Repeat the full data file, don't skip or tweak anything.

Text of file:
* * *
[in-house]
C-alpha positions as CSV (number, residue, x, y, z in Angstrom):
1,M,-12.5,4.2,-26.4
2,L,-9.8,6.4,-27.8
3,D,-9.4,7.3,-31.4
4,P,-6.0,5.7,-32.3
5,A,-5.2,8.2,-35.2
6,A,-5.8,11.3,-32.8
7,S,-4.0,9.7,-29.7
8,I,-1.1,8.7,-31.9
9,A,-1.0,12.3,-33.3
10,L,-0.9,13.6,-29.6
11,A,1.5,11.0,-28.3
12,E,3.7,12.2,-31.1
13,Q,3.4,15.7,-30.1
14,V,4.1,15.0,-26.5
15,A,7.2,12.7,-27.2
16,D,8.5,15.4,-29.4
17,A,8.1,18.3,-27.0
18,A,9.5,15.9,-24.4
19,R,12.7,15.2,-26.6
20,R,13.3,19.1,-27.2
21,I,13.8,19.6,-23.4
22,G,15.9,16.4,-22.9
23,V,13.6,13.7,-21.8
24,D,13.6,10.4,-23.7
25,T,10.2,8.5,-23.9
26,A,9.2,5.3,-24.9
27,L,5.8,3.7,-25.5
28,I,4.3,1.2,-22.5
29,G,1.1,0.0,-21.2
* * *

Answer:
[in-house]
C-alpha positions as CSV (number, residue, x, y, z in Angstrom):
1,M,-12.5,4.2,-26.4
2,L,-9.8,6.4,-27.8
3,D,-9.4,7.3,-31.4
4,P,-6.0,5.7,-32.3
5,A,-5.2,8.2,-35.2
6,A,-5.8,11.3,-32.8
7,S,-4.0,9.7,-29.7
8,I,-1.1,8.7,-31.9
9,A,-1.0,12.3,-33.3
10,L,-0.9,13.6,-29.6
11,A,1.5,11.0,-28.3
12,E,3.7,12.2,-31.1
13,Q,3.4,15.7,-30.1
14,V,4.1,15.0,-26.5
15,A,7.2,12.7,-27.2
16,D,8.5,15.4,-29.4
17,A,8.1,18.3,-27.0
18,A,9.5,15.9,-24.4
19,R,12.7,15.2,-26.6
20,R,13.3,19.1,-27.2
21,I,13.8,19.6,-23.4
22,G,15.9,16.4,-22.9
23,V,13.6,13.7,-21.8
24,D,13.6,10.4,-23.7
25,T,10.2,8.5,-23.9
26,A,9.2,5.3,-24.9
27,L,5.8,3.7,-25.5
28,I,4.3,1.2,-22.5
29,G,1.1,0.0,-21.2